Friday 7 September. I looked for reasons to return, but Gothenburg didn’t draw me back. I could have pushed north to Norway but wanted to find a Sweden away from the flat and the cities. Scanning Google maps I saw Troll, and zoomed in. A bit of reading and loose plan formed – head northeast to Trollhätten, then into the lakes and forests beyond.
The hint of hills seen as I drove to Gothenburg soon delivered as I drove out. Tree covered crags thrust ever higher, the landscape and the driving becoming more interesting by the minute. I arrived at the Trollhätten tourist information centre and, after speaking to the helpful woman there, left with marked up maps and confirmation that I’d made a good call. No more cities for a while, just stop where I want and explore. Northeast, then northwest to slip into Norway; well, it’s kind of a plan!
Waterways, linked by canals, allow shipping to cross between Stockholm on the east and Gothenburg on the west. Northeast of Trollhätten lies Lake Vänern, the largest lake in the EU and the third-largest lake entirely in Europe, after two in Russia. The lake used to discharge down the Trollhätten falls but there’s a dam there now, although it does release waters during the tourist season so people can see what the falls were like. The Trollhätten locks allow shipping to manage the drop from Lake Vänern. The old locks have been superseded by wider modern ones, but they can still be seen.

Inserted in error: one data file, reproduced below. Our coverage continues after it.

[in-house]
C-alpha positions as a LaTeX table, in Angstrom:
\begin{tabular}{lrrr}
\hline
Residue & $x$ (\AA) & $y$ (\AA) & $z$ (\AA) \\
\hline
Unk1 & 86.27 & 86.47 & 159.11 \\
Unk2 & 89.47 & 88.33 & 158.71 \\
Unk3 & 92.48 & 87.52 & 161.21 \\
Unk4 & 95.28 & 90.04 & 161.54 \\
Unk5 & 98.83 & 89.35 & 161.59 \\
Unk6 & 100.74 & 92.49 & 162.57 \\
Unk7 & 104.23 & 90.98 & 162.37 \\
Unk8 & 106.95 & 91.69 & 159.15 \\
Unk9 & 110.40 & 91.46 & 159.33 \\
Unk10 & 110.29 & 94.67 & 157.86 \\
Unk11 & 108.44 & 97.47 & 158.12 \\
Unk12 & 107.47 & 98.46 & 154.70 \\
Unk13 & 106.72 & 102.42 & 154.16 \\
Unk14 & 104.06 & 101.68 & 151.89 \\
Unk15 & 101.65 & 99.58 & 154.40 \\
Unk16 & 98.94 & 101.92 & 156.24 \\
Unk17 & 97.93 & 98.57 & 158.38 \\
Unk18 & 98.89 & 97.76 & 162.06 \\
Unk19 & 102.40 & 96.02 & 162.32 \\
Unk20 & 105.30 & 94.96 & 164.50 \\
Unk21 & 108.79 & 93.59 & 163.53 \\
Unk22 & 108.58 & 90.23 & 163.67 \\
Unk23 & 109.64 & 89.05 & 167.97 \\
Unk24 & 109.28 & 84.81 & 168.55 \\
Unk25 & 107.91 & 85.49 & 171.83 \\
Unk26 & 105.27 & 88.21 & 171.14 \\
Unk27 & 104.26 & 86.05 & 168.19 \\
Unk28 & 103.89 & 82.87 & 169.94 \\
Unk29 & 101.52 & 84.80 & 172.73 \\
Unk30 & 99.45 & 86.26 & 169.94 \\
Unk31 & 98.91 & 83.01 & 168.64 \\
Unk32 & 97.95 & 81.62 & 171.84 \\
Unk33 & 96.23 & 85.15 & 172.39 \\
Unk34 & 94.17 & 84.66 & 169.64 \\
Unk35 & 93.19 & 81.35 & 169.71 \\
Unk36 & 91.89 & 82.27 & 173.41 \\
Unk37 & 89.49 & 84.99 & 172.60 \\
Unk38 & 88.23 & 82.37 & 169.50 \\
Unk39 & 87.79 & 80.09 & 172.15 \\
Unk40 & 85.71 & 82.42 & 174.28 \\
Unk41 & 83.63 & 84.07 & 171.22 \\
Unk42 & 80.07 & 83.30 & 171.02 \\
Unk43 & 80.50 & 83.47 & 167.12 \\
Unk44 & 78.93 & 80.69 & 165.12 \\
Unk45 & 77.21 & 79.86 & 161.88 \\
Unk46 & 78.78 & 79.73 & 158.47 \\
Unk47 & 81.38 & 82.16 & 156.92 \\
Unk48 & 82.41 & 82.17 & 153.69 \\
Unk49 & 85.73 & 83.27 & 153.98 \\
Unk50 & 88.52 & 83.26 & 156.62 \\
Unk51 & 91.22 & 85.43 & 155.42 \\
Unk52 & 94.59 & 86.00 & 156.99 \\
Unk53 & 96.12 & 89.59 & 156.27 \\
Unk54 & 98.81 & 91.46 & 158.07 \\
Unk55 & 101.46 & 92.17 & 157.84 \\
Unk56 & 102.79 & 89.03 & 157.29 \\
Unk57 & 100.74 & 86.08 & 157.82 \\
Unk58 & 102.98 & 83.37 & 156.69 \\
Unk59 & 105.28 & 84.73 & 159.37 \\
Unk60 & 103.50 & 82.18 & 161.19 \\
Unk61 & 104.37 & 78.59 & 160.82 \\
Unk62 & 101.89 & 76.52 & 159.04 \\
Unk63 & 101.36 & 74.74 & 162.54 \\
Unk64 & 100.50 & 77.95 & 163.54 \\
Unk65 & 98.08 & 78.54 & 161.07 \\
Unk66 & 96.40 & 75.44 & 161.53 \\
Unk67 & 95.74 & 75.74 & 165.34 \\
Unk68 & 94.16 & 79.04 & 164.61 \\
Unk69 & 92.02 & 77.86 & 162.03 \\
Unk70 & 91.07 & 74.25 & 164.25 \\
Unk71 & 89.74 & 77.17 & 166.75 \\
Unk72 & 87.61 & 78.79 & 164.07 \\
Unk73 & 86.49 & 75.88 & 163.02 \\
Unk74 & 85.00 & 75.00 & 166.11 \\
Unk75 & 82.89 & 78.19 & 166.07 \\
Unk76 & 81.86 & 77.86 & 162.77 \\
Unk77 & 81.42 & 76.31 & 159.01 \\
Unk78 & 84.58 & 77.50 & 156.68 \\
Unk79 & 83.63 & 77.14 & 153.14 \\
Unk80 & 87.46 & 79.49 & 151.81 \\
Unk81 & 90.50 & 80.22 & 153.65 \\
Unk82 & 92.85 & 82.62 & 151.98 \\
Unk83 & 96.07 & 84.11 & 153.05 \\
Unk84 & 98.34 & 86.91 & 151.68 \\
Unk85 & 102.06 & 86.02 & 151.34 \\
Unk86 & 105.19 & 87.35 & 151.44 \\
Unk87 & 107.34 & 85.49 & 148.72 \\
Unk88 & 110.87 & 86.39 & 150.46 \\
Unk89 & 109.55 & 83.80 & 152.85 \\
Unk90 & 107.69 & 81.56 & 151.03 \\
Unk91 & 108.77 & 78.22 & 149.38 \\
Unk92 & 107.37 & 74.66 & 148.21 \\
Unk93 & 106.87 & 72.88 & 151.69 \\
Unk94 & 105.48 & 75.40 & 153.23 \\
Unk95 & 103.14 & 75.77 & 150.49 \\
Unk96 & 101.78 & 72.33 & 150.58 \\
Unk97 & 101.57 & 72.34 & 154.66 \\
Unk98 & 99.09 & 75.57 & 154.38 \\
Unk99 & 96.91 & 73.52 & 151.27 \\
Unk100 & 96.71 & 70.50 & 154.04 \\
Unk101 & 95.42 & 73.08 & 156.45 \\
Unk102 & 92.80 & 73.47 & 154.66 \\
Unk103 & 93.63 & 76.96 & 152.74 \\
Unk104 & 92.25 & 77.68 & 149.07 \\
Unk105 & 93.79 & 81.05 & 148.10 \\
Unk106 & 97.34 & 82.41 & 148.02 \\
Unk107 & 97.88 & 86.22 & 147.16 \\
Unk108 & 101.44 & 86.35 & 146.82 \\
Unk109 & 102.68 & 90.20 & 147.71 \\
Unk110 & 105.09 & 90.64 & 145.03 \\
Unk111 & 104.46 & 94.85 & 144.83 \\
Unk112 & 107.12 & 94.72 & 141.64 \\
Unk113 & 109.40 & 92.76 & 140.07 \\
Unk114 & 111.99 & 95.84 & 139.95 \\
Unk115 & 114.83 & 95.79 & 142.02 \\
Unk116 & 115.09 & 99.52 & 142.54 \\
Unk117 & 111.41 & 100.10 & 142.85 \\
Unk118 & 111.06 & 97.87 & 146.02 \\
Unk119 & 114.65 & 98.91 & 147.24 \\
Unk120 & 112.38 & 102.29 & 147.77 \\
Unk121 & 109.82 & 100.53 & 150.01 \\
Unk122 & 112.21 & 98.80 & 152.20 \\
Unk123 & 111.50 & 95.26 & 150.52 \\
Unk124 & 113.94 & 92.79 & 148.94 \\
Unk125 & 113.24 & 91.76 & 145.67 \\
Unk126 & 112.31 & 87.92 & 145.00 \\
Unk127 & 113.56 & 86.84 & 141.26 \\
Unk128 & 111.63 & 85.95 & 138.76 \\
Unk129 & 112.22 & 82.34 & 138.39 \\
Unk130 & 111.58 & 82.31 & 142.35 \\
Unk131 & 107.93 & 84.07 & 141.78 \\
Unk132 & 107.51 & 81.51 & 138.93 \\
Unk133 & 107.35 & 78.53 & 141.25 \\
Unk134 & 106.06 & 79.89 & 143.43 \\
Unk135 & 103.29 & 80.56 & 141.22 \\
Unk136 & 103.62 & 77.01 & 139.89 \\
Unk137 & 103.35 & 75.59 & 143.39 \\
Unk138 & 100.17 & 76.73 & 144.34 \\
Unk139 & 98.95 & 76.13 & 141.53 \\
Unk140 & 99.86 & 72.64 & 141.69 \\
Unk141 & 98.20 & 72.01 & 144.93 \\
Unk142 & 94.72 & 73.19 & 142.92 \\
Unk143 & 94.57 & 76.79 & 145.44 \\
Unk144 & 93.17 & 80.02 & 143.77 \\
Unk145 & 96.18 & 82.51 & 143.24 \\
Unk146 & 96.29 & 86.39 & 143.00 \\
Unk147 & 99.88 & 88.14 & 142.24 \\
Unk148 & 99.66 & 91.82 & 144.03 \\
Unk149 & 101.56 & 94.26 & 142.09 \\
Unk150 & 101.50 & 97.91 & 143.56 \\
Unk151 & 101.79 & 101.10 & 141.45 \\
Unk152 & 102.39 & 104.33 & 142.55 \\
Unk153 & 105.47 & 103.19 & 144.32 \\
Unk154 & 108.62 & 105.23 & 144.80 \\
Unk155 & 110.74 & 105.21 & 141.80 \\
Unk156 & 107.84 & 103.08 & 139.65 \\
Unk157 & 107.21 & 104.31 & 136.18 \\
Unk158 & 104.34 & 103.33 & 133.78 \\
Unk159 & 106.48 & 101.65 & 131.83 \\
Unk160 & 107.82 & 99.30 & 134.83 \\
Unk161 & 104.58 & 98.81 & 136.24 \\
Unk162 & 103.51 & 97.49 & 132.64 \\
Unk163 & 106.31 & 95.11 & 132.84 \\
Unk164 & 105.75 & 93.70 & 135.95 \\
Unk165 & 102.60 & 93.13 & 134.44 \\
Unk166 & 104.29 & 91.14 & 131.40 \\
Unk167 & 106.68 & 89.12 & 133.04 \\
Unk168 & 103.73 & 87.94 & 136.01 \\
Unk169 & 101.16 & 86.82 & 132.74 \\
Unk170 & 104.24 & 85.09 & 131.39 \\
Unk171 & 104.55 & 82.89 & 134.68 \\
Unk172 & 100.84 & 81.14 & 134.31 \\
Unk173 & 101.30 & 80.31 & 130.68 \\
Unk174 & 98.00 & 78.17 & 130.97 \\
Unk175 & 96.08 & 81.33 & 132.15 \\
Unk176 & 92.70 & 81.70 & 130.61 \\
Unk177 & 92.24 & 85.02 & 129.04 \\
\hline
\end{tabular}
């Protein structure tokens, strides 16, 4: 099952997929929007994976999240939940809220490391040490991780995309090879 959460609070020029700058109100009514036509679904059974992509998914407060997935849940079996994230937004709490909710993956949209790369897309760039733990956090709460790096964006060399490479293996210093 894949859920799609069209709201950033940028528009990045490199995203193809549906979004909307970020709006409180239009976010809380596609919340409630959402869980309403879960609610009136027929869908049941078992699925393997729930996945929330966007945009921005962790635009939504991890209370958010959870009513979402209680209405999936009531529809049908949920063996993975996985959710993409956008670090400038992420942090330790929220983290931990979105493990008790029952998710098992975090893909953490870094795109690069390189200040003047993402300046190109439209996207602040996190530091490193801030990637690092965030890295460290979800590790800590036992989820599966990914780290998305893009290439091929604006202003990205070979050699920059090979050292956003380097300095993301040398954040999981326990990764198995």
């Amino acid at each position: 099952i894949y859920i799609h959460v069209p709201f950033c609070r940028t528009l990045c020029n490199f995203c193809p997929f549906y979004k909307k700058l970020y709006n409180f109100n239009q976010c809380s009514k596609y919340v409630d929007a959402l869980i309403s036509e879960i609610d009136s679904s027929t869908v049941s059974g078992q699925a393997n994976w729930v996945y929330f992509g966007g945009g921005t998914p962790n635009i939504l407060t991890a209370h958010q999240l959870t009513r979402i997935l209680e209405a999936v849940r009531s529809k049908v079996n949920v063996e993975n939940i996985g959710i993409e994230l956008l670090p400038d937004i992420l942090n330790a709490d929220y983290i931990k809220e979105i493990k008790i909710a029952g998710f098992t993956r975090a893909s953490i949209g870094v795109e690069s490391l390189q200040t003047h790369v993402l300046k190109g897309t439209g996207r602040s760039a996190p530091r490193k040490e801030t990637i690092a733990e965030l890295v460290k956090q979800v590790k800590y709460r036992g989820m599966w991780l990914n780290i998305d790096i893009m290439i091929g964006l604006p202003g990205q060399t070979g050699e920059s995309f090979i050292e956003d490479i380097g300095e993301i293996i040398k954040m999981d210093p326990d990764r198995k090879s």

I went for a short walk this afternoon,
and it’s a beautiful area. I shall explore further tomorrow.
It’s 19:00, thunder has been rolling for the last hour but the skies have just opened. I’m looking at the canal basin, through the rain running off my roof, feeling very cosy.